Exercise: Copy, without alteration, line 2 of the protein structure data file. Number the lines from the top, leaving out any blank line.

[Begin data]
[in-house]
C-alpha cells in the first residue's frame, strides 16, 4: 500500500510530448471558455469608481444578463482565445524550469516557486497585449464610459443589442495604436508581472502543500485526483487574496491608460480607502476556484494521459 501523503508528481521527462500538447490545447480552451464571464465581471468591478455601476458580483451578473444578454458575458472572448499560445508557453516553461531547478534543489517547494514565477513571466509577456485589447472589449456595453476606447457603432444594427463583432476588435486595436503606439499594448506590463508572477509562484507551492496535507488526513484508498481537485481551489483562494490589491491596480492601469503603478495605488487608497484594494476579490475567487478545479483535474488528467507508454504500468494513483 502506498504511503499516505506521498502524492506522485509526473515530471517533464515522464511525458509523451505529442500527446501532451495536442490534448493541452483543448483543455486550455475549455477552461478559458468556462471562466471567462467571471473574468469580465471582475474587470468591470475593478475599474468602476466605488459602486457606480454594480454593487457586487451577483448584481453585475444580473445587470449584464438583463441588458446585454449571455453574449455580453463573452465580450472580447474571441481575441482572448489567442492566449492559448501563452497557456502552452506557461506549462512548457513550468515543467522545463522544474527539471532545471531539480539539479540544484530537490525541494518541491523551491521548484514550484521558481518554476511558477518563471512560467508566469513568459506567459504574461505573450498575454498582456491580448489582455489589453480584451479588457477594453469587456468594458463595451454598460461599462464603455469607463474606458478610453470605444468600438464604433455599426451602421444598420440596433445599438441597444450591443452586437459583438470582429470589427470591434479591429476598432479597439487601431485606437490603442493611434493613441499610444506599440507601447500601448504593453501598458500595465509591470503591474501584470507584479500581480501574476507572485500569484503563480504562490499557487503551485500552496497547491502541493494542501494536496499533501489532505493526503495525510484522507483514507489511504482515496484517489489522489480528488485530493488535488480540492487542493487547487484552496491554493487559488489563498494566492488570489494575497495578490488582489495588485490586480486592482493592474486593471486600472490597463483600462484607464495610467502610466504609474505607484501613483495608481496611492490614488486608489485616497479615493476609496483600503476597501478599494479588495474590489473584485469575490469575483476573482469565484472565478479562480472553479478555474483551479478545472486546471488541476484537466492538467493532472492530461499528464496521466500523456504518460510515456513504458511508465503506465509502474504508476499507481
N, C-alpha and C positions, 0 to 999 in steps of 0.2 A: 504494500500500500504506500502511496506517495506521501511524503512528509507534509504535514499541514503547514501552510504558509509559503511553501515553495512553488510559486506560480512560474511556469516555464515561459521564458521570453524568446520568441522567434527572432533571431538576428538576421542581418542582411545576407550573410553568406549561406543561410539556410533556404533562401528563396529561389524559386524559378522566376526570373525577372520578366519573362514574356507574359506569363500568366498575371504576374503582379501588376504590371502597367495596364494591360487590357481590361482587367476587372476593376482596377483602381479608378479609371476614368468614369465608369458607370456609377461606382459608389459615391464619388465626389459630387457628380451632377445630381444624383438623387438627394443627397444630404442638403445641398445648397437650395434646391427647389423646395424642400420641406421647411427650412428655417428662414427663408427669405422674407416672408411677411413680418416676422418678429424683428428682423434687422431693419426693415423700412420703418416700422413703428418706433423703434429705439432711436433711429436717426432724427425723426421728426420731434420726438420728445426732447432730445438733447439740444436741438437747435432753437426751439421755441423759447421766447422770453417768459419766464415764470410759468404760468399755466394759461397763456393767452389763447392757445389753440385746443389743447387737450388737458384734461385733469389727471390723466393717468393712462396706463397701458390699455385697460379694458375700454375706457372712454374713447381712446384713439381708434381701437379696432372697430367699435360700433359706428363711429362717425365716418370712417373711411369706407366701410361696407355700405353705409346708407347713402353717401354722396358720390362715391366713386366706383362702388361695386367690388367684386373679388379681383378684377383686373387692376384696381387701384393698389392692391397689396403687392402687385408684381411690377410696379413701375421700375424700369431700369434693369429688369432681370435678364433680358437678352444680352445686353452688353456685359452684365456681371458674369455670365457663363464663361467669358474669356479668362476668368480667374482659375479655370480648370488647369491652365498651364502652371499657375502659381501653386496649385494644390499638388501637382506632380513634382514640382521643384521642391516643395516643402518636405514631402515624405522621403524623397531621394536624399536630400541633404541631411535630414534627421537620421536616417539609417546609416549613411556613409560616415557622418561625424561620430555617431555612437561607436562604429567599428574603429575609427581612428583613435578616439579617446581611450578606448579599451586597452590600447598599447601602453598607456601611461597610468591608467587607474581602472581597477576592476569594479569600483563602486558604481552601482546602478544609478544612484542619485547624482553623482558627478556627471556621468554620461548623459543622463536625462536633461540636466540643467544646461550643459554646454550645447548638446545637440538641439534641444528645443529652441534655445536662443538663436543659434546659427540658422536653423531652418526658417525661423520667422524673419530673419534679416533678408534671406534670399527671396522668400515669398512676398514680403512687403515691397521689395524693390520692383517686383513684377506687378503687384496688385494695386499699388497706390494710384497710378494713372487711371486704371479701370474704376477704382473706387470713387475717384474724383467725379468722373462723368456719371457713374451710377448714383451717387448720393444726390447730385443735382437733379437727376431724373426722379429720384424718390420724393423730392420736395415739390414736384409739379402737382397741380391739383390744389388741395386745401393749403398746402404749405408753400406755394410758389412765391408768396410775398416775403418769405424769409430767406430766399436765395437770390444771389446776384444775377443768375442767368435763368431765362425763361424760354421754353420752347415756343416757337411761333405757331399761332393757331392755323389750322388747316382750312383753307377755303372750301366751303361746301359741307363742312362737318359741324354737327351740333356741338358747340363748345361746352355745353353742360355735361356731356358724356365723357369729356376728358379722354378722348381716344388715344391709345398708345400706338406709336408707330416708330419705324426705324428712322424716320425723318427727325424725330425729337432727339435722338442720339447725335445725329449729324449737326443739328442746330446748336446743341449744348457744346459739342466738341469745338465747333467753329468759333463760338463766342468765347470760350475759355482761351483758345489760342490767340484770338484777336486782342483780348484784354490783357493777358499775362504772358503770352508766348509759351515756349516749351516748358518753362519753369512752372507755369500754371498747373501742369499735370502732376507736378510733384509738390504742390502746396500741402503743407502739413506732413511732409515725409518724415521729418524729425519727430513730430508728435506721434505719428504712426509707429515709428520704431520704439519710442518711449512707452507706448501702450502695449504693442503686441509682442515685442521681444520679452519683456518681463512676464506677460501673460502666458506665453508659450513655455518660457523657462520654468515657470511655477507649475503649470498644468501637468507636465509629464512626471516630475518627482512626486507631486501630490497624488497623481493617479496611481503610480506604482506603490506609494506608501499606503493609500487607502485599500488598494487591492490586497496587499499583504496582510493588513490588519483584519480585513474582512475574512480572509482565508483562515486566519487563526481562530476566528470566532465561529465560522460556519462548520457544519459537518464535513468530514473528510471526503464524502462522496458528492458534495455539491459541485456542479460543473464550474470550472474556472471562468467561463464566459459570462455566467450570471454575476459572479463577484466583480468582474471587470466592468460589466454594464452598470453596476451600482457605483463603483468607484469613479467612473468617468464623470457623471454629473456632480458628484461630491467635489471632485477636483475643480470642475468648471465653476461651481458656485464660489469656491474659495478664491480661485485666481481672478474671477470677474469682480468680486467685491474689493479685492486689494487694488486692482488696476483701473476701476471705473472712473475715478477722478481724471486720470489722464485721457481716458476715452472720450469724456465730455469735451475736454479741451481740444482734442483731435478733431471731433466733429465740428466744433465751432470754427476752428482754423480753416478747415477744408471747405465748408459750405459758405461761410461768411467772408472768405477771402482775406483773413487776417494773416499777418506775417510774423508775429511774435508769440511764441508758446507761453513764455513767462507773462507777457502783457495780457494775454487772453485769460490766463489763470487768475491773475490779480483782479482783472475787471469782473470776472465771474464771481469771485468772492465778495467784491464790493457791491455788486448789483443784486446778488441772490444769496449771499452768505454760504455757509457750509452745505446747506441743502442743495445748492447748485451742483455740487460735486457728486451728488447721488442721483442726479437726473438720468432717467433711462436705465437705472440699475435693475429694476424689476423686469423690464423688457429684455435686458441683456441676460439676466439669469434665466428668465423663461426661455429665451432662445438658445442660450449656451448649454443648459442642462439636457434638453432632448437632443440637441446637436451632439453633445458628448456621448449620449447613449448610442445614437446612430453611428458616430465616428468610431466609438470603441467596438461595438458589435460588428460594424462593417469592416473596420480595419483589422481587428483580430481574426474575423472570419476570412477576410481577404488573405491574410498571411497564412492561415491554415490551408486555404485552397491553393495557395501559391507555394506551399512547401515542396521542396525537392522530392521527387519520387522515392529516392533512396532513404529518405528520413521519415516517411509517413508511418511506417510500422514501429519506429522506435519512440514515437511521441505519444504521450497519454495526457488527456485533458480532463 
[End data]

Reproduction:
C-alpha cells in the first residue's frame, strides 16, 4: 500500500510530448471558455469608481444578463482565445524550469516557486497585449464610459443589442495604436508581472502543500485526483487574496491608460480607502476556484494521459 501523503508528481521527462500538447490545447480552451464571464465581471468591478455601476458580483451578473444578454458575458472572448499560445508557453516553461531547478534543489517547494514565477513571466509577456485589447472589449456595453476606447457603432444594427463583432476588435486595436503606439499594448506590463508572477509562484507551492496535507488526513484508498481537485481551489483562494490589491491596480492601469503603478495605488487608497484594494476579490475567487478545479483535474488528467507508454504500468494513483 502506498504511503499516505506521498502524492506522485509526473515530471517533464515522464511525458509523451505529442500527446501532451495536442490534448493541452483543448483543455486550455475549455477552461478559458468556462471562466471567462467571471473574468469580465471582475474587470468591470475593478475599474468602476466605488459602486457606480454594480454593487457586487451577483448584481453585475444580473445587470449584464438583463441588458446585454449571455453574449455580453463573452465580450472580447474571441481575441482572448489567442492566449492559448501563452497557456502552452506557461506549462512548457513550468515543467522545463522544474527539471532545471531539480539539479540544484530537490525541494518541491523551491521548484514550484521558481518554476511558477518563471512560467508566469513568459506567459504574461505573450498575454498582456491580448489582455489589453480584451479588457477594453469587456468594458463595451454598460461599462464603455469607463474606458478610453470605444468600438464604433455599426451602421444598420440596433445599438441597444450591443452586437459583438470582429470589427470591434479591429476598432479597439487601431485606437490603442493611434493613441499610444506599440507601447500601448504593453501598458500595465509591470503591474501584470507584479500581480501574476507572485500569484503563480504562490499557487503551485500552496497547491502541493494542501494536496499533501489532505493526503495525510484522507483514507489511504482515496484517489489522489480528488485530493488535488480540492487542493487547487484552496491554493487559488489563498494566492488570489494575497495578490488582489495588485490586480486592482493592474486593471486600472490597463483600462484607464495610467502610466504609474505607484501613483495608481496611492490614488486608489485616497479615493476609496483600503476597501478599494479588495474590489473584485469575490469575483476573482469565484472565478479562480472553479478555474483551479478545472486546471488541476484537466492538467493532472492530461499528464496521466500523456504518460510515456513504458511508465503506465509502474504508476499507481